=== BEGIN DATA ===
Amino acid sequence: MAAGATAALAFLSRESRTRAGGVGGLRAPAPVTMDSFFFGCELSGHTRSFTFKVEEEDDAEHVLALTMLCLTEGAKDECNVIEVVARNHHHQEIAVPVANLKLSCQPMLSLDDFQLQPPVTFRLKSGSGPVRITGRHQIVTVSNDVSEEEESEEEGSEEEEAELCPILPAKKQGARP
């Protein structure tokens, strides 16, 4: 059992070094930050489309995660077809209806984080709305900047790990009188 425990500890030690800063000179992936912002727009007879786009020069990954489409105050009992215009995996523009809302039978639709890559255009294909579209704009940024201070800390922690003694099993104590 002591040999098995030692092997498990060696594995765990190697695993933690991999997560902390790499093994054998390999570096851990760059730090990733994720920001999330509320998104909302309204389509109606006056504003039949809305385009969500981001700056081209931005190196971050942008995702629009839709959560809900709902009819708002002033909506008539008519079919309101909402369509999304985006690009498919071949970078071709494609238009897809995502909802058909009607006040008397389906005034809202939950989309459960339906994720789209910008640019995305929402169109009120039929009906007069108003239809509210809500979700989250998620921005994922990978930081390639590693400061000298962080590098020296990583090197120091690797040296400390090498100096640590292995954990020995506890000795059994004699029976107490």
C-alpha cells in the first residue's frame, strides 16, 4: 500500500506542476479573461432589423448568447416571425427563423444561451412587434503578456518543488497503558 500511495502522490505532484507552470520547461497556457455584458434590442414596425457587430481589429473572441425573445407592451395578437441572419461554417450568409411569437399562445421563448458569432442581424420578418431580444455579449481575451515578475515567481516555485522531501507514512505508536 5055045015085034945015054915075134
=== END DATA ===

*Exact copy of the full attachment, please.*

Amino acid sequence: MAAGATAALAFLSRESRTRAGGVGGLRAPAPVTMDSFFFGCELSGHTRSFTFKVEEEDDAEHVLALTMLCLTEGAKDECNVIEVVARNHHHQEIAVPVANLKLSCQPMLSLDDFQLQPPVTFRLKSGSGPVRITGRHQIVTVSNDVSEEEESEEEGSEEEEAELCPILPAKKQGARP
């Protein structure tokens, strides 16, 4: 059992070094930050489309995660077809209806984080709305900047790990009188 425990500890030690800063000179992936912002727009007879786009020069990954489409105050009992215009995996523009809302039978639709890559255009294909579209704009940024201070800390922690003694099993104590 002591040999098995030692092997498990060696594995765990190697695993933690991999997560902390790499093994054998390999570096851990760059730090990733994720920001999330509320998104909302309204389509109606006056504003039949809305385009969500981001700056081209931005190196971050942008995702629009839709959560809900709902009819708002002033909506008539008519079919309101909402369509999304985006690009498919071949970078071709494609238009897809995502909802058909009607006040008397389906005034809202939950989309459960339906994720789209910008640019995305929402169109009120039929009906007069108003239809509210809500979700989250998620921005994922990978930081390639590693400061000298962080590098020296990583090197120091690797040296400390090498100096640590292995954990020995506890000795059994004699029976107490």
C-alpha cells in the first residue's frame, strides 16, 4: 500500500506542476479573461432589423448568447416571425427563423444561451412587434503578456518543488497503558 500511495502522490505532484507552470520547461497556457455584458434590442414596425457587430481589429473572441425573445407592451395578437441572419461554417450568409411569437399562445421563448458569432442581424420578418431580444455579449481575451515578475515567481516555485522531501507514512505508536 5055045015085034945015054915075134